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FairPrice, Redmart to start selling Impossible plant-based meat

SINGAPORE — Home chefs will now be able to cook their own versions of plant-based Impossible meat dishes, as the company is selling its “beef” at about 79 NTUC FairPrice stores and online grocer RedMart, in a quick pivot to retail amid the impact of Covid-19.

The product will be rolled out to about 100 FairPrice outlets in the coming weeks.

The product will be rolled out to about 100 FairPrice outlets in the coming weeks.

SINGAPORE — Home chefs will now be able to cook their own versions of plant-based Impossible meat dishes, as the company is selling its “beef” at about 79 NTUC FairPrice stores and online grocer RedMart, in a quick pivot to retail amid the impact of Covid-19.

The product will be rolled out to about 100 FairPrice outlets in the coming weeks.

The United States-based company Impossible Foods has previously focused its efforts on supplying its plant-based meat products to restaurants but said in a media briefing on Tuesday (Oct 20) that as the pandemic hit the food and beverage industry, it had to accelerate its plans to expand into retail sales.

And so this week it will begin selling Impossible Beef in supermarkets in Singapore and Hong Kong, Impossible Foods founder and chief executive Patrick O Brown said.

In Singapore, a 340g pack of the product is priced at S$16.90.

“One of the hardest hit sectors of the economy was restaurants and pretty much the restaurant business still hasn't recovered from the pandemic,” Dr Brown said.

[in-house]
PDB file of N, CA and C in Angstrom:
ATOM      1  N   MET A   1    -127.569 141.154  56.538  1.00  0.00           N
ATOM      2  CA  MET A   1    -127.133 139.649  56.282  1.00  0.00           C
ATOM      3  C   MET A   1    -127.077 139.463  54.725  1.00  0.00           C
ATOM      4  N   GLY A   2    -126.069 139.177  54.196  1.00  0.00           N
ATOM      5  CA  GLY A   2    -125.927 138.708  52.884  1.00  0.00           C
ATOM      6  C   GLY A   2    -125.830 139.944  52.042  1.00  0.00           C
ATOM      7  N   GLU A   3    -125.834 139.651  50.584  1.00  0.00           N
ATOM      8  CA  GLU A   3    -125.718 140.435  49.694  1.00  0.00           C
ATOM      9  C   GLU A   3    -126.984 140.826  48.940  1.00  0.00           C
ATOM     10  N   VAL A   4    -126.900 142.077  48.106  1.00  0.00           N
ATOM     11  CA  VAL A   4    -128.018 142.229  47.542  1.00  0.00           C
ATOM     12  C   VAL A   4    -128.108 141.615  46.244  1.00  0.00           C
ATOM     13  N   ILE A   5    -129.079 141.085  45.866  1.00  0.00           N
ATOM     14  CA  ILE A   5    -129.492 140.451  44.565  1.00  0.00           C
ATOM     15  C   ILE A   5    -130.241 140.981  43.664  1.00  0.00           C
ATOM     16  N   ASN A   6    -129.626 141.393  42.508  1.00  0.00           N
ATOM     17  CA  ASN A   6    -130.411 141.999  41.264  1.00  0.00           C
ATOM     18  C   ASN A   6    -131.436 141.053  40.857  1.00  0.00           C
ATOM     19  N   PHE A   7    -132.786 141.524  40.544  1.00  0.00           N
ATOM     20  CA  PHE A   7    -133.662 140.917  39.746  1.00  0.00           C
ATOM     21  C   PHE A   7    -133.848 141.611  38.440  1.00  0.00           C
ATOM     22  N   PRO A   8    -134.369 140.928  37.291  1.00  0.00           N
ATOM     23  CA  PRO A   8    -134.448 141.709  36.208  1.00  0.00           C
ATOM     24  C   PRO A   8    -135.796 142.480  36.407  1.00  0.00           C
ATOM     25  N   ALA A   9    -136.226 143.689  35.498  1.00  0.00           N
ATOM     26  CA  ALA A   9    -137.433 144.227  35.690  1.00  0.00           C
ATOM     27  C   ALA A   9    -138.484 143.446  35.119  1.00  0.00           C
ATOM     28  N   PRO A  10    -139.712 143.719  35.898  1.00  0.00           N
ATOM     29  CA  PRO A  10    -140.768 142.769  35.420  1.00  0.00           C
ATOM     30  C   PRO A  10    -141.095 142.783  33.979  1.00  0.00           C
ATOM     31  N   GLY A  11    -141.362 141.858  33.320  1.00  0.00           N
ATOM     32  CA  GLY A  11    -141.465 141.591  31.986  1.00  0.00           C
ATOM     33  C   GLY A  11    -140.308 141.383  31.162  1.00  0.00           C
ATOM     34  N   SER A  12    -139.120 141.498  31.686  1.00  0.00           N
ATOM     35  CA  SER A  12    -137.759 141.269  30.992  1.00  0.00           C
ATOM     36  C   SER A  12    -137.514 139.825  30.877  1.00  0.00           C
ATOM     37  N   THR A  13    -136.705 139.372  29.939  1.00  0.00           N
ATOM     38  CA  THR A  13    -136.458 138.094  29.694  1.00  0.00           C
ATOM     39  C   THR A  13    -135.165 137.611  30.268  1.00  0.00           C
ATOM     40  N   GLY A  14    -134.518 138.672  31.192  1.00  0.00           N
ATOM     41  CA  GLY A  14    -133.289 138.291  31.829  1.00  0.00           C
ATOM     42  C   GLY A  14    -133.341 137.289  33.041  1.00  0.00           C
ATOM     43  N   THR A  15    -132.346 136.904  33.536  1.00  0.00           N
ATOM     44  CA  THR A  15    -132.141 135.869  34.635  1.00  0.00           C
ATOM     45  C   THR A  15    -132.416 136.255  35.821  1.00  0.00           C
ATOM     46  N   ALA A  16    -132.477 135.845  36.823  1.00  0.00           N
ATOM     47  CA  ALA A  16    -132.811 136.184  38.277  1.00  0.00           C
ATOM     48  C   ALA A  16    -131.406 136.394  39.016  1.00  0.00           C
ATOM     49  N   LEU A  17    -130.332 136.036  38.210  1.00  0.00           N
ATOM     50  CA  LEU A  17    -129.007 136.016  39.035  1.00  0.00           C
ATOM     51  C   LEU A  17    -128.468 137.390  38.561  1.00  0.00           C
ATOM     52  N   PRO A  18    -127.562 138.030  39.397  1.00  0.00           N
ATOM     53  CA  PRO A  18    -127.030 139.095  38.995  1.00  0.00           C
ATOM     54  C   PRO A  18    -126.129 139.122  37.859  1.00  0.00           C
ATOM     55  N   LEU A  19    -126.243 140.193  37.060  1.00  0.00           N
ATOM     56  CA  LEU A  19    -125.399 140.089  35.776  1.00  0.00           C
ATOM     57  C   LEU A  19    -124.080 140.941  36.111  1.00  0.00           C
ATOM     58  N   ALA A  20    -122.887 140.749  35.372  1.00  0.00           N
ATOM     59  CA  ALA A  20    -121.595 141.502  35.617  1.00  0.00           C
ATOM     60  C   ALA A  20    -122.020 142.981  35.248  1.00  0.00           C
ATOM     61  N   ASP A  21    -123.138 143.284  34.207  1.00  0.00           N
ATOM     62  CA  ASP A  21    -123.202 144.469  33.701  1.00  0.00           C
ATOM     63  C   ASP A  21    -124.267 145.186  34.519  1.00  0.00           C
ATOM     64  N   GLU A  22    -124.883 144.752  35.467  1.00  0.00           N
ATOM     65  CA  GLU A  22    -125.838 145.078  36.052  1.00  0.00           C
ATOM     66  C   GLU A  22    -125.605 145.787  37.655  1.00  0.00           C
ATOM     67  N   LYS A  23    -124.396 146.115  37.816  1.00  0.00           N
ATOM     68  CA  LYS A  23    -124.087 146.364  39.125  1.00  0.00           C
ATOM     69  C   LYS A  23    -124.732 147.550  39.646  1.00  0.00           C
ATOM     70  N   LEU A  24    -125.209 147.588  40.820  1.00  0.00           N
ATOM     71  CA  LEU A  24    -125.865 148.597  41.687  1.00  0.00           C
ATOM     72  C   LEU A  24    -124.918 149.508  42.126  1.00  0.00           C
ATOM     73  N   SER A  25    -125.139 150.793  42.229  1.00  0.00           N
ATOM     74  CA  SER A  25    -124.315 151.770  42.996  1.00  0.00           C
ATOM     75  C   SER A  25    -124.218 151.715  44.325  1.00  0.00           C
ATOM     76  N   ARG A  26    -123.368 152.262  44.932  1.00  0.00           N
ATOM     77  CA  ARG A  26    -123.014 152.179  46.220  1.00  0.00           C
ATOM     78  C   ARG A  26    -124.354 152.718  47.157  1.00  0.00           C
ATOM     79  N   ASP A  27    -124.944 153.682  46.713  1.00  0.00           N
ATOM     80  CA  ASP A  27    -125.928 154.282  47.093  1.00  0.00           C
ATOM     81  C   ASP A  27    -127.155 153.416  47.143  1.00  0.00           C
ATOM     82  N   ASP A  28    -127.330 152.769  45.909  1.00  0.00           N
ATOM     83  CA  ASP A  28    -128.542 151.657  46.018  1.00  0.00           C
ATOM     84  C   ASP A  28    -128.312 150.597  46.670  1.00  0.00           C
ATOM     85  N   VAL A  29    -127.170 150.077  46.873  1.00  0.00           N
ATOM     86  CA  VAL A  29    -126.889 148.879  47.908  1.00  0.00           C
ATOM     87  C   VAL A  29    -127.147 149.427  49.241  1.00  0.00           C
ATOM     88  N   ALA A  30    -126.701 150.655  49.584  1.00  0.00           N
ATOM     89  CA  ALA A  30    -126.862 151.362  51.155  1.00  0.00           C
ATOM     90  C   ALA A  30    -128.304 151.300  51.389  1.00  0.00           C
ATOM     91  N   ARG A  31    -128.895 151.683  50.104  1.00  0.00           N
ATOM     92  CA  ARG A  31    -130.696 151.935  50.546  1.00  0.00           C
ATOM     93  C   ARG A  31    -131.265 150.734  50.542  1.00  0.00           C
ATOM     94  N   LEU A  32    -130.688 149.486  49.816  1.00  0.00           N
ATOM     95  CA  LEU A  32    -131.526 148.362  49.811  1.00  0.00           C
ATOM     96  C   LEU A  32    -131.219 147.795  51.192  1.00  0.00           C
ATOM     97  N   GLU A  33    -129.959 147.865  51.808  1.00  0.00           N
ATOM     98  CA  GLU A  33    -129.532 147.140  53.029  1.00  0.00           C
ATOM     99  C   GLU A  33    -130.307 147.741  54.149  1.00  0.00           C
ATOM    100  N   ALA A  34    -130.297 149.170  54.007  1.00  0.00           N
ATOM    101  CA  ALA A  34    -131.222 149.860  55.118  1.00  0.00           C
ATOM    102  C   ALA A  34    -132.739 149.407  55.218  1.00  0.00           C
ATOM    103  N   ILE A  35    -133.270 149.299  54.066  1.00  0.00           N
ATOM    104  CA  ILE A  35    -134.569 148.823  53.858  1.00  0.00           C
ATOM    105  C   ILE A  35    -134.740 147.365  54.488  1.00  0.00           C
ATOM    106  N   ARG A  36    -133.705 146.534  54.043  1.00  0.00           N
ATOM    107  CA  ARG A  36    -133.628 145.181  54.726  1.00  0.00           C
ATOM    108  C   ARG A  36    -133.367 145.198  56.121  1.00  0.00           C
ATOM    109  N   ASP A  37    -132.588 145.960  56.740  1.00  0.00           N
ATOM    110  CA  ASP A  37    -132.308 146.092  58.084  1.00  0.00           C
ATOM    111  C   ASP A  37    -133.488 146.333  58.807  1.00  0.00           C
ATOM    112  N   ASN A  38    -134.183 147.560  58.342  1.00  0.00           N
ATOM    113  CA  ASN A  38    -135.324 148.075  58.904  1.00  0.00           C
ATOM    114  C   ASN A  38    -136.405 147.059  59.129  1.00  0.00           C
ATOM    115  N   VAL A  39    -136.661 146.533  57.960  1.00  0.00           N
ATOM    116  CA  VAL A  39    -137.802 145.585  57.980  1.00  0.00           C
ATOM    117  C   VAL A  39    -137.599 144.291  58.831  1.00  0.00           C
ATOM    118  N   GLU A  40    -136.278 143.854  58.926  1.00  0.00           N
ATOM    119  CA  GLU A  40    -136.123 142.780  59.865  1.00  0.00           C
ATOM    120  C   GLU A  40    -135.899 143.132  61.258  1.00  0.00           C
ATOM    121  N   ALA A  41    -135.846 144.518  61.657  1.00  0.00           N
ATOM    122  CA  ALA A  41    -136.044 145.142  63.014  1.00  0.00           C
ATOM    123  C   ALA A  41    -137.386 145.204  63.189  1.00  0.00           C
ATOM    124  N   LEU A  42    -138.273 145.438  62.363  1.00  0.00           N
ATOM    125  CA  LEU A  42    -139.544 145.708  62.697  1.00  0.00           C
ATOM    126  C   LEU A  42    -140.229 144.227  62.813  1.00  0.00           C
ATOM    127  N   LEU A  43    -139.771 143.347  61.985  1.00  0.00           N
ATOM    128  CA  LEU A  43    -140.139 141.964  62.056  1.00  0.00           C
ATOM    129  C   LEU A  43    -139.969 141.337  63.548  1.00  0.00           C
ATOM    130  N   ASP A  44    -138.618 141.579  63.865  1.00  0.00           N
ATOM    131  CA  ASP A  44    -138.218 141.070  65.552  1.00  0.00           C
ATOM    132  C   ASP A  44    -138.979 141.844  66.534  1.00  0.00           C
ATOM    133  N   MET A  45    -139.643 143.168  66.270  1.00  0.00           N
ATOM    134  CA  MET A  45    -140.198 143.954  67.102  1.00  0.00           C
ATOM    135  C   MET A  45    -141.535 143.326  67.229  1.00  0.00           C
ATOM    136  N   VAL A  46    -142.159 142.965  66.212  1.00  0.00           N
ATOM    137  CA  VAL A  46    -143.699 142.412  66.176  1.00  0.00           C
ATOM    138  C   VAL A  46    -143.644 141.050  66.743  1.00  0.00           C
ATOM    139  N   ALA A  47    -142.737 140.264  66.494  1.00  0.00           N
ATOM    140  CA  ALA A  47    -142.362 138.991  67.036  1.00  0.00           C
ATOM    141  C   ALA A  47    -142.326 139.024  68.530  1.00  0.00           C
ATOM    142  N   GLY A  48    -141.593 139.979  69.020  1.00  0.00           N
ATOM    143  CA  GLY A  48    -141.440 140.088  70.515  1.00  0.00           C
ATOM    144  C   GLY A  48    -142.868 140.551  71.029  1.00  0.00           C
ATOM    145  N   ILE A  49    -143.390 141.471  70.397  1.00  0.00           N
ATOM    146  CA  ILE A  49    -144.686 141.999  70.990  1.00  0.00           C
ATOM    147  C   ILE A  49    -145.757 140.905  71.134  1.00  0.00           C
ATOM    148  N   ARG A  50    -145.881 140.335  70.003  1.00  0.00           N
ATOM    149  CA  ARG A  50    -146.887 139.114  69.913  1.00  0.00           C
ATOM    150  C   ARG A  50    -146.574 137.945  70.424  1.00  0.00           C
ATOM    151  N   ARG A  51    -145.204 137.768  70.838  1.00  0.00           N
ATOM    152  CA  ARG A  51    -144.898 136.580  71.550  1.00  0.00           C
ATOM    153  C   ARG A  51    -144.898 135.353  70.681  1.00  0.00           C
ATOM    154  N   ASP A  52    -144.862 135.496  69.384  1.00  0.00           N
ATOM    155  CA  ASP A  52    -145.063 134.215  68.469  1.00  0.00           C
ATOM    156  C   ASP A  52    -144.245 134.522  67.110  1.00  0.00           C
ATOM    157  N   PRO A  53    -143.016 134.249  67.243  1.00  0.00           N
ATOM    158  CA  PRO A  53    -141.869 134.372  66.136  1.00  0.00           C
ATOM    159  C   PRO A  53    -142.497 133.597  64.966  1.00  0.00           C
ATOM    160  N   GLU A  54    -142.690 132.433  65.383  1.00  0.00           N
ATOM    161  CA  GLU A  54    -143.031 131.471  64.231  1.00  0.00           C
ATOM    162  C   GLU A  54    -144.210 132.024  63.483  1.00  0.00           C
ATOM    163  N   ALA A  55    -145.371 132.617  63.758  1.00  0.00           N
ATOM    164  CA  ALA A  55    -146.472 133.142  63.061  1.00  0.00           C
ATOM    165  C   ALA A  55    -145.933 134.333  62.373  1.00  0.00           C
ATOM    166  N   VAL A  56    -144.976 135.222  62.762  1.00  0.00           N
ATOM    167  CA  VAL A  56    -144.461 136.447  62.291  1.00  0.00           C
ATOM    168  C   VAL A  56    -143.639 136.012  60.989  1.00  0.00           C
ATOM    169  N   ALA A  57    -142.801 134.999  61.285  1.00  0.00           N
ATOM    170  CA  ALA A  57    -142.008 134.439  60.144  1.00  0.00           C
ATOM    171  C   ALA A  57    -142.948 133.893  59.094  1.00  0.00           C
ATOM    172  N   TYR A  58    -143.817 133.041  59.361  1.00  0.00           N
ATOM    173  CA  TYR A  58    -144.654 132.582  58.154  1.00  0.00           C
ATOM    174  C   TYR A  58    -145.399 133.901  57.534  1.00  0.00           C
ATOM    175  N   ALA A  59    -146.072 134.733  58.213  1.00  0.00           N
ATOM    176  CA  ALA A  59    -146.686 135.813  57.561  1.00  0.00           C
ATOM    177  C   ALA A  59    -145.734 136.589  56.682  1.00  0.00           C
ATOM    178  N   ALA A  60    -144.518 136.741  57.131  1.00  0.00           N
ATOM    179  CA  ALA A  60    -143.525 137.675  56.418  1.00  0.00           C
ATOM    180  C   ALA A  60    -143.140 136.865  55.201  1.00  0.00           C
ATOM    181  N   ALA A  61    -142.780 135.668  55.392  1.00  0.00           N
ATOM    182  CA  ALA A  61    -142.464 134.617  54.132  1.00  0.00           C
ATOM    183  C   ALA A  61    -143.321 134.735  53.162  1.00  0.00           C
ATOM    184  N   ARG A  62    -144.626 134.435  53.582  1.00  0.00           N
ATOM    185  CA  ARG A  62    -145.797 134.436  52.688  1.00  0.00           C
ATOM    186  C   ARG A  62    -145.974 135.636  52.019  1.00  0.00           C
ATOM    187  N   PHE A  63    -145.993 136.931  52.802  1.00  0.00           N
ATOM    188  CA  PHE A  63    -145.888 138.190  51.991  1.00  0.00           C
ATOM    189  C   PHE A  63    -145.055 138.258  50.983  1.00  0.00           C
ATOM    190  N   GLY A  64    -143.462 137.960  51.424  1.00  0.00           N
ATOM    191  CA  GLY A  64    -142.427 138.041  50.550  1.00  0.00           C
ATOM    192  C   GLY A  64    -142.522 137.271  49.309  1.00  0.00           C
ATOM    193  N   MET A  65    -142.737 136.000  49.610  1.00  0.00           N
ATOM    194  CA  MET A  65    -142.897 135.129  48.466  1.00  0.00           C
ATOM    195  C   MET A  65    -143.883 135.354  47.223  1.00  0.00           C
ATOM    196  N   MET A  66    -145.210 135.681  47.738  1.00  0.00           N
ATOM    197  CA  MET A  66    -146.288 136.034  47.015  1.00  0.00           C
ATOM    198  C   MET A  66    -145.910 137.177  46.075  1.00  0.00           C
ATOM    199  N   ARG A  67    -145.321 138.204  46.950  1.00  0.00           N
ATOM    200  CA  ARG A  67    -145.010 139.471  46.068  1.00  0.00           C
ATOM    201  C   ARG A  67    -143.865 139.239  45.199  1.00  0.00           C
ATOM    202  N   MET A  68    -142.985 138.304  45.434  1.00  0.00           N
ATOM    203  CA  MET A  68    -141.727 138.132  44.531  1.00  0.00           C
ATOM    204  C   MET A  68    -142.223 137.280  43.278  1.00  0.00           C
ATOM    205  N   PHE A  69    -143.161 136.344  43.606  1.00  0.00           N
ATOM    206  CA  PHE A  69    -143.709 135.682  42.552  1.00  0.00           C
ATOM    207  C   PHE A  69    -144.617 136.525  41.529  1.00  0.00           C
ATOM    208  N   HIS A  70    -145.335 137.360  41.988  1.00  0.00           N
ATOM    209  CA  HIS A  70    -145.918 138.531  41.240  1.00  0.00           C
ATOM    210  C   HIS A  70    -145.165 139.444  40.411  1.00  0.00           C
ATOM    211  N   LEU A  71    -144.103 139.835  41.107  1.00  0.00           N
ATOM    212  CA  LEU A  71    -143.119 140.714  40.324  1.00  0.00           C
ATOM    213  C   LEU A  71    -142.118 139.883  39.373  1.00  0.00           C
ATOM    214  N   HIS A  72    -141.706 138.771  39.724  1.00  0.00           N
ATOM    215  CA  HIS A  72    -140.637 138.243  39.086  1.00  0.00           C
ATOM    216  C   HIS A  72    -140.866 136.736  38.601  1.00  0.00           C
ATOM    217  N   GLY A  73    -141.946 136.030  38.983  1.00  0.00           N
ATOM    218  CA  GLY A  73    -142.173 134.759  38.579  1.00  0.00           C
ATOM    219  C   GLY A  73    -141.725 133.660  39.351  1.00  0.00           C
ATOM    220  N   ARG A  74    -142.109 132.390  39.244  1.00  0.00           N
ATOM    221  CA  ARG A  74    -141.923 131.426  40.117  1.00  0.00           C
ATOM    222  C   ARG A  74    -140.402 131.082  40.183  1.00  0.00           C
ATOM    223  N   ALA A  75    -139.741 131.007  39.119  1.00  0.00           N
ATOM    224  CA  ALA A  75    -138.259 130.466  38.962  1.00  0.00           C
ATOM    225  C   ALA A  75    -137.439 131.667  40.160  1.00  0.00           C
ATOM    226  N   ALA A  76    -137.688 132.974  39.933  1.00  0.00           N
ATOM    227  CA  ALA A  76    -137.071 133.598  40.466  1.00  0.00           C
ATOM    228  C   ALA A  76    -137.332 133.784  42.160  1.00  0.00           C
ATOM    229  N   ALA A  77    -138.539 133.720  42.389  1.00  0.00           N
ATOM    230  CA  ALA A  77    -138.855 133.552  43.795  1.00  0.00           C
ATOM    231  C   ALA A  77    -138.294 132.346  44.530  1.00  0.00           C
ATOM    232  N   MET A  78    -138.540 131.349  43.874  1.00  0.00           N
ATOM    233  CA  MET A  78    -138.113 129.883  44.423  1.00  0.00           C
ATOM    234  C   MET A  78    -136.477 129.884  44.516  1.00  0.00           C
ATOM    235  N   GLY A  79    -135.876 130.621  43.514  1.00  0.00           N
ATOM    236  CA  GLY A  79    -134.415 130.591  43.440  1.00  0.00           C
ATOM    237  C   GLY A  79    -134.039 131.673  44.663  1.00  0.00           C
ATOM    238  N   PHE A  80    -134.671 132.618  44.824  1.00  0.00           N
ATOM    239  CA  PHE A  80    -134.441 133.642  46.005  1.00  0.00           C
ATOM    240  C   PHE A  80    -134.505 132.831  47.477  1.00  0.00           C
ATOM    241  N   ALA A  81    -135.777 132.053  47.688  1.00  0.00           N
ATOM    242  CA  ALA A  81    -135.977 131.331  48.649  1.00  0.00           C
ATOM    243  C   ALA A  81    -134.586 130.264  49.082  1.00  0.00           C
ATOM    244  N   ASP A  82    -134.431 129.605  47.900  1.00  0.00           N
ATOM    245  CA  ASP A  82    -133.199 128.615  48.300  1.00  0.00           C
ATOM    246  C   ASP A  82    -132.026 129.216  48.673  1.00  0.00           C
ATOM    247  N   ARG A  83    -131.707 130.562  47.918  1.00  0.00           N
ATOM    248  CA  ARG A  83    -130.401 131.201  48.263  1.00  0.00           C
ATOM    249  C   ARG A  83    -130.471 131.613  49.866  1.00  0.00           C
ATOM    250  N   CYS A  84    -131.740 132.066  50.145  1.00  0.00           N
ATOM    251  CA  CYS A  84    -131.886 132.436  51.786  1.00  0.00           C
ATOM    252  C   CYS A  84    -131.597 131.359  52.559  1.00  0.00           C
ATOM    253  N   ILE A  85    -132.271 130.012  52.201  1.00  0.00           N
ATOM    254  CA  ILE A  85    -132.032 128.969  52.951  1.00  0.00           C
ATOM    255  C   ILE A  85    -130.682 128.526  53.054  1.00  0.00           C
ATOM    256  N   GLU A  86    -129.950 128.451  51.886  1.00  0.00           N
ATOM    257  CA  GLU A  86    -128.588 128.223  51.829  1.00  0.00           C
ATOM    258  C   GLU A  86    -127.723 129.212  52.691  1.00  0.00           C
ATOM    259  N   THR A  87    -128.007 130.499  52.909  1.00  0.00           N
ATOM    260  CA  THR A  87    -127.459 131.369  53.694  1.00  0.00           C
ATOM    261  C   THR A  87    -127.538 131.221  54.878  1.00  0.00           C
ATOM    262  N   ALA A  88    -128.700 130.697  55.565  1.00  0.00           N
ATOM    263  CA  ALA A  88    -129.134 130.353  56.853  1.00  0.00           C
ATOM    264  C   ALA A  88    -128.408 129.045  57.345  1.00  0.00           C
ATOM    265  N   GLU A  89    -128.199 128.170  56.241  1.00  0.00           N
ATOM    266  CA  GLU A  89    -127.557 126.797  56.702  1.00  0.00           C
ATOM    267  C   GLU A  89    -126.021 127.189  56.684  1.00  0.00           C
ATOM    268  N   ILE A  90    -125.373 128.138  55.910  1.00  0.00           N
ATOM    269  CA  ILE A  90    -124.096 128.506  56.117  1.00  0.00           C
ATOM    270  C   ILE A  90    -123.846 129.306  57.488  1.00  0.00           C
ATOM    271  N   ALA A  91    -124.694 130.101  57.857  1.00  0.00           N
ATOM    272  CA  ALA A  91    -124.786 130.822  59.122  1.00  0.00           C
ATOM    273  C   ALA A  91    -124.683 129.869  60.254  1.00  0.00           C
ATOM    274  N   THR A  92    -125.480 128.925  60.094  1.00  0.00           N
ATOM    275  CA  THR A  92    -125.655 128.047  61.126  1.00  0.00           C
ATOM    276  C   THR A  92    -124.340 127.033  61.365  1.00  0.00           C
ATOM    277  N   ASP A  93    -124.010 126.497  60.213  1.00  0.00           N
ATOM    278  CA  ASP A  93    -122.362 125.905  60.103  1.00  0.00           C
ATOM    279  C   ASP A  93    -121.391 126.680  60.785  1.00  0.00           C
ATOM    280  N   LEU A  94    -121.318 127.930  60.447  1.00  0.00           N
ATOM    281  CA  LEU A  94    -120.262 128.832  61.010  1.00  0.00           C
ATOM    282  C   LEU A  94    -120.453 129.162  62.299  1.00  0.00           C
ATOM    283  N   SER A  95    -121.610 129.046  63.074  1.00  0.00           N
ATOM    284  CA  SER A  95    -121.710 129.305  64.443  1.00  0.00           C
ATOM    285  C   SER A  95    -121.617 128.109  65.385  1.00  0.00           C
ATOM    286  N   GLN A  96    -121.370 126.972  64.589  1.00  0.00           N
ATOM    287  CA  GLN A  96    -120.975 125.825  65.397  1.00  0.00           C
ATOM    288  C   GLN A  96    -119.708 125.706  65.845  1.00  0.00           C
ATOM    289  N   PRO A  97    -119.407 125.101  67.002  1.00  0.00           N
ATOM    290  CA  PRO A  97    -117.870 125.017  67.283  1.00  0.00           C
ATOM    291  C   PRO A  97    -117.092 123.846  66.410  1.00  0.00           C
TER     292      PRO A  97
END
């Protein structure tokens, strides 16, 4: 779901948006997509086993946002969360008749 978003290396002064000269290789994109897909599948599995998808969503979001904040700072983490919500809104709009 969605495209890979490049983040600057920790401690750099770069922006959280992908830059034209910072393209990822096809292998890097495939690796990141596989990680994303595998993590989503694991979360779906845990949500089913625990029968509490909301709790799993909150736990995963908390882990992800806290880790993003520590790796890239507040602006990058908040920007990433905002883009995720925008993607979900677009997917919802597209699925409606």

“So we had to pivot very quickly to accelerate our launch in retail so that consumers would have access to the product when it was not available in restaurants and you know that's been very, very successful.”

Impossible meat is now served in 550 restaurants in Singapore, up 120 per cent from last year. They feature in dishes such as Impossible satay, Impossible chilli fries and Impossible dim sum.

Singapore and Hong Kong are the first markets outside of the US where Impossible products are being sold directly to consumers. The products are now sold in more than 11,000 retail outlets across the US, Hong Kong and Singapore, an increase of 77 times since March this year.

When asked about upcoming plans, Mr Nick Halla, the senior vice president for international of Impossible Foods said that in January this year, the company previewed Impossible Pork at the Consumer Electronics Show in Las Vegas in January.

"China's a huge focus, it is approximately 27 per cent of global meat consumption,” he said.

“We’re looking pretty broadly through Asia. Our goal is to be everywhere where meat, fish and dairy foods are consumed and deliver consumers a better option, more delicious, more nutritious, much more sustainable and as we continue to scale more affordable over time.”

Also present at the briefing was Mr Richard Ruddy, the chief retail officer and head of grocery at Lazada Singapore, which owns RedMart.

He said RedMart has seen “tremendous growth” this year in the number of customer searches for plant based-products. 

“And that's translated into sales across plant-based products in a number of different categories, meats and meat alternatives being one of them in particular. In fact, Impossible has been one of the top search terms on our platform in the last 12 months since the launch in F&B outlets,” he said.

Related topics

Impossible Foods Impossible Beef Fairprice RedMart plant-based meat

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